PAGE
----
Stroke recovery: How rehab and caregivers at home can help
Having a stroke is a life changing event – and the number one cause of disability within the United States. The recovery can be a long process that requires patience and hard work. Physiatrist Angelica Soberon-Cassar, MD, explained how rehab can help and offered tips for caregivers.
“Disability not only includes physical changes that most people can see, but cognitive and emotional effects on the person and their families,” said Dr. Soberon-Cassar.
How can rehab help in stroke recovery?
“Our short term goal is to focus on independence,” said Dr. Soberon-Cassar. While the patient is in the hospital, the team will look at how the person can function and what they can do on their own versus how much assistance they need. This is crucial in helping a patient transition home. The team works closely with the patients and their families to make that safe transition, looking at the person’s functional need and safety. Some of the questions the team will consider are:
- Do they need equipment?
- Can they swallow safely?
- Can they have a regular diet or do they need a specialized diet?
Going from short term to long term, the team will look at transitioning to the right level of care. Some rehab options include:
- Acute inpatient rehabilitation for more intensive therapy – can be appropriate for patients who have a greater medical need, such as blood pressure or diabetes issues
- Subacute rehab – a lower level of care in the hospital
- Home health
- Outpatient services
Dr. Soberon-Cassar said long-term goals can include regaining the ability to walk, cook or drive, or improve speech or memory. “Many people transition to living independently. It really depends on how they are. Within the first few days after a stroke, we can see if they’re very weak on one side or another, or if they need physical assistance to move safely from the bed to the chair. We look at the first six weeks and then transition to six months out,” she said.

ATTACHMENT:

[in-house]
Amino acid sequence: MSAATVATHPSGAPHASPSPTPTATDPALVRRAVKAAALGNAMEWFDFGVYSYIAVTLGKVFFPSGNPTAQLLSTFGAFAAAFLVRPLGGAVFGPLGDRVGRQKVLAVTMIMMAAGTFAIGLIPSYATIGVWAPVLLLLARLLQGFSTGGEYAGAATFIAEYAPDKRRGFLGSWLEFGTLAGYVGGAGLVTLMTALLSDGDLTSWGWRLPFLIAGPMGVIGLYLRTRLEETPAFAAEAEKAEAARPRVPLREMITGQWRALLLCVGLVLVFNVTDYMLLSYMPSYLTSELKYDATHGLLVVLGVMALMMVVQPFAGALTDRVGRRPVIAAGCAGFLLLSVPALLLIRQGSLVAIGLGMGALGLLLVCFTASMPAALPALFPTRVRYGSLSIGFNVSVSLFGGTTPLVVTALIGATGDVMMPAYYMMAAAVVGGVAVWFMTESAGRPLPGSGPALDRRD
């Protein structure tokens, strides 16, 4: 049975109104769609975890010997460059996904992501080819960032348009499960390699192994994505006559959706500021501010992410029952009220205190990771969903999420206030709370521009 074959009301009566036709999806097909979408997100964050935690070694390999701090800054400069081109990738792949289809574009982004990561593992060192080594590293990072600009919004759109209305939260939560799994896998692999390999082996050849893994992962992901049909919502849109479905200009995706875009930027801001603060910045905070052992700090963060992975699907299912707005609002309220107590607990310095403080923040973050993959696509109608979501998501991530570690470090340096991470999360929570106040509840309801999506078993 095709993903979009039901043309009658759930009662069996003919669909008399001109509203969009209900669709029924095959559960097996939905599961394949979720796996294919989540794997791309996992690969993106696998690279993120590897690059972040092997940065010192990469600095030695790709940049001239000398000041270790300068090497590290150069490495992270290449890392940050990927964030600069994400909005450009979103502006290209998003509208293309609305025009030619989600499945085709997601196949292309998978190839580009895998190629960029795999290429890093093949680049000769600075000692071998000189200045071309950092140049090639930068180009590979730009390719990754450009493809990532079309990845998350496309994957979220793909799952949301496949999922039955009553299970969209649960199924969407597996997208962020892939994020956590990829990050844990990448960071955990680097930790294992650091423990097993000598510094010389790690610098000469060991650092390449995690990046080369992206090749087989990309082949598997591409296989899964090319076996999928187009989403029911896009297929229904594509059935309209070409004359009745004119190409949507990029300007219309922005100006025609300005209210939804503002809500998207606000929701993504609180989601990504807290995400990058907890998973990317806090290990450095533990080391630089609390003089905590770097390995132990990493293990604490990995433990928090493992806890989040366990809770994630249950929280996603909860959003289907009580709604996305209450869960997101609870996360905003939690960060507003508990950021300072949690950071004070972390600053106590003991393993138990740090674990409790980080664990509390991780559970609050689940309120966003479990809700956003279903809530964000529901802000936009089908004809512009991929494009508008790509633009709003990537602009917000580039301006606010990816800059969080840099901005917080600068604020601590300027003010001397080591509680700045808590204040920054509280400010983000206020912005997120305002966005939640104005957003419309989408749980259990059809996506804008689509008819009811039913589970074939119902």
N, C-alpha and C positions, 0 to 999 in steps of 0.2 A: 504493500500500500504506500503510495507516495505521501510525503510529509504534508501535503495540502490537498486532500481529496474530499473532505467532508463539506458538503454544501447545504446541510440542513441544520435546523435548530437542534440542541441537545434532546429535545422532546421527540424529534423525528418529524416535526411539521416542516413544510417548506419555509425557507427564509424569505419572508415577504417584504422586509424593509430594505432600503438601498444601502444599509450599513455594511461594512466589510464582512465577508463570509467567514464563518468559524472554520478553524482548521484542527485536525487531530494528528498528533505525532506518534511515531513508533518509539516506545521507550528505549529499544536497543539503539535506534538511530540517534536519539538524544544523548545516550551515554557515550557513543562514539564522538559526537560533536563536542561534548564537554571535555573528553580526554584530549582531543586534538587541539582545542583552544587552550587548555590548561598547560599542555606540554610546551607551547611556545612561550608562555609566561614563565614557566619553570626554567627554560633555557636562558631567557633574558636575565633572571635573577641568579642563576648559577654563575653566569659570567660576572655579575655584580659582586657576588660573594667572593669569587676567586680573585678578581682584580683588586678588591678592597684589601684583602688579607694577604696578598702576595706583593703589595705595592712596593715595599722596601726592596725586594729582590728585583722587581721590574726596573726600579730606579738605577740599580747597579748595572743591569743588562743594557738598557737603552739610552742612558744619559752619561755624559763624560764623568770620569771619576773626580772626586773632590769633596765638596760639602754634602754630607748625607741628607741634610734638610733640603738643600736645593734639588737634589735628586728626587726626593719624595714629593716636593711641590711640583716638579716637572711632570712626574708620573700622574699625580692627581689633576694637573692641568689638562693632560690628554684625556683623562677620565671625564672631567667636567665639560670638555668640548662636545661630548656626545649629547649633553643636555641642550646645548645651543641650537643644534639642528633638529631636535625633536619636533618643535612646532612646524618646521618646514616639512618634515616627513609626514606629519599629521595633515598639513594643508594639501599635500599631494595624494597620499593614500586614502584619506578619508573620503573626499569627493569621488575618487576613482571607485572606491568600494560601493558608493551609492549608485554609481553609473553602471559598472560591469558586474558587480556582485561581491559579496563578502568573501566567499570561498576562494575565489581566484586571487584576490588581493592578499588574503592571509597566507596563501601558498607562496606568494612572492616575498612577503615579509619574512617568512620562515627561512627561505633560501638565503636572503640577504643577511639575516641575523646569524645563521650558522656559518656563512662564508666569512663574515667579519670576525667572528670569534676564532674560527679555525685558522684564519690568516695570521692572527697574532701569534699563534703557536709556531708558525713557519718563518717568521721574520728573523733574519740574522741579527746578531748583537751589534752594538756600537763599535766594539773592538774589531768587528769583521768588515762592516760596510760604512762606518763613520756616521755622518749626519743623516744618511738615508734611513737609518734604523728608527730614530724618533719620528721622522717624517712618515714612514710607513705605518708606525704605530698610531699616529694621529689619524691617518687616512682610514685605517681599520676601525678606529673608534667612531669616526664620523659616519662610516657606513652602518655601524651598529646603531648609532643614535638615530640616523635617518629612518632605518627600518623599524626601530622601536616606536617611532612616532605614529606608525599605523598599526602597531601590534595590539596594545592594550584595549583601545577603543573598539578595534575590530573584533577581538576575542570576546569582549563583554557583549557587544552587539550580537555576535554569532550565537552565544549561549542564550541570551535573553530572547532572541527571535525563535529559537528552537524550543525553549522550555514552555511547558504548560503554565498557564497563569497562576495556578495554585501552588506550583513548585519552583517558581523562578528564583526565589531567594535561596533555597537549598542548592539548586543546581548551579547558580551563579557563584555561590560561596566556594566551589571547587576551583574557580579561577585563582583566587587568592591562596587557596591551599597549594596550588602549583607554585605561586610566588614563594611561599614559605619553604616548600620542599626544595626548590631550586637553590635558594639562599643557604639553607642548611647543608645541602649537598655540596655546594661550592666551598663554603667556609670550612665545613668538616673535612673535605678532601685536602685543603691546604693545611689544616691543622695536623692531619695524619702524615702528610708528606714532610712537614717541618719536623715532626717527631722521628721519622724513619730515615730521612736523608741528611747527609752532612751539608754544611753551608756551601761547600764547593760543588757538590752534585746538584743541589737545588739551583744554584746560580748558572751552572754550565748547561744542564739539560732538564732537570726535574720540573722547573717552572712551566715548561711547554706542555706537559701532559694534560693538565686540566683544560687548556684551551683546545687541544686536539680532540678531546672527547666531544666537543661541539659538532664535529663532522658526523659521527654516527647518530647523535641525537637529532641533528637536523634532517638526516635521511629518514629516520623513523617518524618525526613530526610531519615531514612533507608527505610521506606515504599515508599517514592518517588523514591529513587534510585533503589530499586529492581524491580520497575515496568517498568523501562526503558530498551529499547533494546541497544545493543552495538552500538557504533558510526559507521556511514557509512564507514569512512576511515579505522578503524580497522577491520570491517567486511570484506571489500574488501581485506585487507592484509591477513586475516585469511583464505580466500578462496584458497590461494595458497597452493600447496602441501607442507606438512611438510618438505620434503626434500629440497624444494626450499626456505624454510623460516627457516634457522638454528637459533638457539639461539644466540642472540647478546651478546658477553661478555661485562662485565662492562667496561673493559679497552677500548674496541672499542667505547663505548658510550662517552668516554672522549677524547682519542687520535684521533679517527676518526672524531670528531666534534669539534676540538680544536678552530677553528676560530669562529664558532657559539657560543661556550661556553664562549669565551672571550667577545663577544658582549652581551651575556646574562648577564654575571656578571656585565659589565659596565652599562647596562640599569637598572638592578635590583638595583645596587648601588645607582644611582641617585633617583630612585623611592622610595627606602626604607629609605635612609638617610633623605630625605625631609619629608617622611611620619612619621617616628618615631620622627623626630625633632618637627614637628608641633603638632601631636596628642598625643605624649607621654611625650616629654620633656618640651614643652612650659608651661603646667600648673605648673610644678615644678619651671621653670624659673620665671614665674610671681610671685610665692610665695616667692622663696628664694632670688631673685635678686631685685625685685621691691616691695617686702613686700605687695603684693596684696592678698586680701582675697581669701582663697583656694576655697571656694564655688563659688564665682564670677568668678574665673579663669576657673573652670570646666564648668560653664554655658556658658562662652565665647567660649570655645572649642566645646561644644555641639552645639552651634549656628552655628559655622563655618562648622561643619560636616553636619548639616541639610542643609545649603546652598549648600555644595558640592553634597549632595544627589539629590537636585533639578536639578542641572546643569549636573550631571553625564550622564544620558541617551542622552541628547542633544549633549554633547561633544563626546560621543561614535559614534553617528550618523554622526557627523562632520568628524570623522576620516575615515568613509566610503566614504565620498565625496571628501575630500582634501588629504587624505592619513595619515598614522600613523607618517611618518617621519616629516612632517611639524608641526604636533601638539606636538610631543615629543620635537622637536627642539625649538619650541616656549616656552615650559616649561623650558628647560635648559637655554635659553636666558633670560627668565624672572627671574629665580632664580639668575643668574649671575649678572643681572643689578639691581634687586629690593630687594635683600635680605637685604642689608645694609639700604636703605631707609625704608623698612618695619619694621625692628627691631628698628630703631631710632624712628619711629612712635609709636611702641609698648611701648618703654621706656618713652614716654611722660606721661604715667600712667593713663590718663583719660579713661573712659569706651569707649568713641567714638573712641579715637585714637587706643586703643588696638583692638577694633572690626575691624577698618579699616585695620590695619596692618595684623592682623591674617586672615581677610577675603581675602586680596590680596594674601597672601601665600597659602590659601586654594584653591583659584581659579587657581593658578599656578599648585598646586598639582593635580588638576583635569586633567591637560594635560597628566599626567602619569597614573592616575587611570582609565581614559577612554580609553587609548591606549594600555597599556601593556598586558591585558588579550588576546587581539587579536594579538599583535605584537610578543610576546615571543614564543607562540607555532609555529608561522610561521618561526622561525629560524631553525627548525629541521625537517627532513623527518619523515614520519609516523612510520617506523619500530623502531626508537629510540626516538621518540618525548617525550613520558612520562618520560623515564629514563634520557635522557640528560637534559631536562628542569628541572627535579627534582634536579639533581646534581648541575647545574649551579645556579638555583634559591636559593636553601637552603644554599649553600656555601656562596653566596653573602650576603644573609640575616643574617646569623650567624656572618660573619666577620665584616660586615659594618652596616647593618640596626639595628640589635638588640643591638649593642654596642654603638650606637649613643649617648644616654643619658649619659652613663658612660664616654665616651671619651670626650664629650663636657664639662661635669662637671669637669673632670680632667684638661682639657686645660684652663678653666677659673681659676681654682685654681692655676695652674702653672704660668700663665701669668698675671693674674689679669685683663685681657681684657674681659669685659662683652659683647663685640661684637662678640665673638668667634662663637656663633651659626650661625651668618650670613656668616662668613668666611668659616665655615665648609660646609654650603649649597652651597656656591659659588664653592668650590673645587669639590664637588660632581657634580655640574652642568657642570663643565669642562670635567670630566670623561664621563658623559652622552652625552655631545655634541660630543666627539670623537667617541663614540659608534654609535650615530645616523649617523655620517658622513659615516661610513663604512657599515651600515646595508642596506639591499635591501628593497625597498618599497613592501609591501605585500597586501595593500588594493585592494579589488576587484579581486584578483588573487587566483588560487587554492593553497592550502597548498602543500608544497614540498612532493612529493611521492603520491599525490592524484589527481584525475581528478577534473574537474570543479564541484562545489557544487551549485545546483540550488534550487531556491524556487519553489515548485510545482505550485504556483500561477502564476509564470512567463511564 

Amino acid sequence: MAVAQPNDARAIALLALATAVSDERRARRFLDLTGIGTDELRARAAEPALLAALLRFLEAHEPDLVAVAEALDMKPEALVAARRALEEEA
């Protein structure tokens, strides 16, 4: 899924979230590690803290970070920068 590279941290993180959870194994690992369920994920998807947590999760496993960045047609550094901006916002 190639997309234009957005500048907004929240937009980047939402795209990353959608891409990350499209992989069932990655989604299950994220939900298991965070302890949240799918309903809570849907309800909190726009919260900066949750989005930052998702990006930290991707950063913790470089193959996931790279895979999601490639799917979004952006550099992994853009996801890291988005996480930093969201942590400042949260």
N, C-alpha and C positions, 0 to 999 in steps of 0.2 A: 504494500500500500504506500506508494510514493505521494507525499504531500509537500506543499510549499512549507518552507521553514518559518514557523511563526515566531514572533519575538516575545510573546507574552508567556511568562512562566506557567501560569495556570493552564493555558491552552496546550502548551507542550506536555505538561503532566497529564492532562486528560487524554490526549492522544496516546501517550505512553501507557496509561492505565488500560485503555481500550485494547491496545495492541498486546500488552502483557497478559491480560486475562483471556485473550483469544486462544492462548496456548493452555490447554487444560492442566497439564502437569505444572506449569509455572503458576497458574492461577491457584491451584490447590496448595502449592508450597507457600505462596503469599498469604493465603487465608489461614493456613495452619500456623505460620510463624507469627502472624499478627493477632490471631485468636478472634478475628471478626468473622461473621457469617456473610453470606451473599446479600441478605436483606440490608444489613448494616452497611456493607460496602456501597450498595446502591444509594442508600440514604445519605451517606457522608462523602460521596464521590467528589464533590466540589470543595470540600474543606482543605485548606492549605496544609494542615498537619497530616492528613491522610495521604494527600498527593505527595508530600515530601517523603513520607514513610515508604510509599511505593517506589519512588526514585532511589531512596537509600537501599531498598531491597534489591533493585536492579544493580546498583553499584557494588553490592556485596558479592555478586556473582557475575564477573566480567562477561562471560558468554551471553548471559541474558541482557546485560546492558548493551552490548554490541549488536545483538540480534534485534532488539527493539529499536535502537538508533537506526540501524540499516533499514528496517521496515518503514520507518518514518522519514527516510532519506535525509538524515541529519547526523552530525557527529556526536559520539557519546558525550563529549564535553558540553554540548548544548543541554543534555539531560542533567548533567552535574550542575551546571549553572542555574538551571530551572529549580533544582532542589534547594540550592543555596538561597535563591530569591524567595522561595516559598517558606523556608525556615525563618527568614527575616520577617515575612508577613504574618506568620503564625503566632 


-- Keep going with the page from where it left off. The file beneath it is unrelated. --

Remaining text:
Can you drive after a stroke?
Therapists can provide a formal driving evaluation, if appropriate. Driving may be restricted if the patient has had complications from the stroke, such as seizures. “A patient’s cognition can sometimes play an even larger role than the actual physical limitation. It’s really a case-by-case situation,” said Dr. Soberon-Cassar.
What does an average recovery team look like?
A stroke recovery team can include the following:
- Physical therapist
- Speech therapist
- Occupational therapist
- Nursing assistant
- Recreational therapist
- Adaptive sports therapist
- Primary care physician
“We really strive to involve the patient and include their family as part of the team,” said Dr. Soberon-Cassar. “Those two components are the most important. You have to have focus from within to recover and the right support system is crucial.”
How can caregivers at home help in their loved one’s recovery?
Some people who are recovering from a stroke may only require emotional support or for someone to drive them to therapy. But others require significant physical assistance. “Some of my patients have significant changes in their personalities or their emotions, which can be burdensome for caregivers. Seeing a loved one go through these changes can be emotionally difficult,” said Dr. Soberon-Cassar.
Some of her tips for caregivers include:
- Join a support group. There are groups who meet virtually and provide resources that can help caregivers take care of themselves in order to be there physically and mentally for their loved one.
- Find a support network. Caregivers cannot do it by themselves. They need a backup so they can go out and do something for themselves, like go to the grocery store. Reach out to friends, family, your faith community or others so you can get that respite.
Dr. Soberon-Cassar said the most important thing anyone can do to aid in the recovery of a stroke is to quickly recognize the signs of a stroke and call 911.
“Knowing the signs and symptoms is very crucial because time is brain. We want to begin providing treatment as early as those symptoms begin. So, any changes in speech, such as slurring, facial drooping, changes in your vision, difficulty getting words out, weakness on one side or the other, a severe headache – all of these can be signs of stroke. If you see these, take action,” she said.
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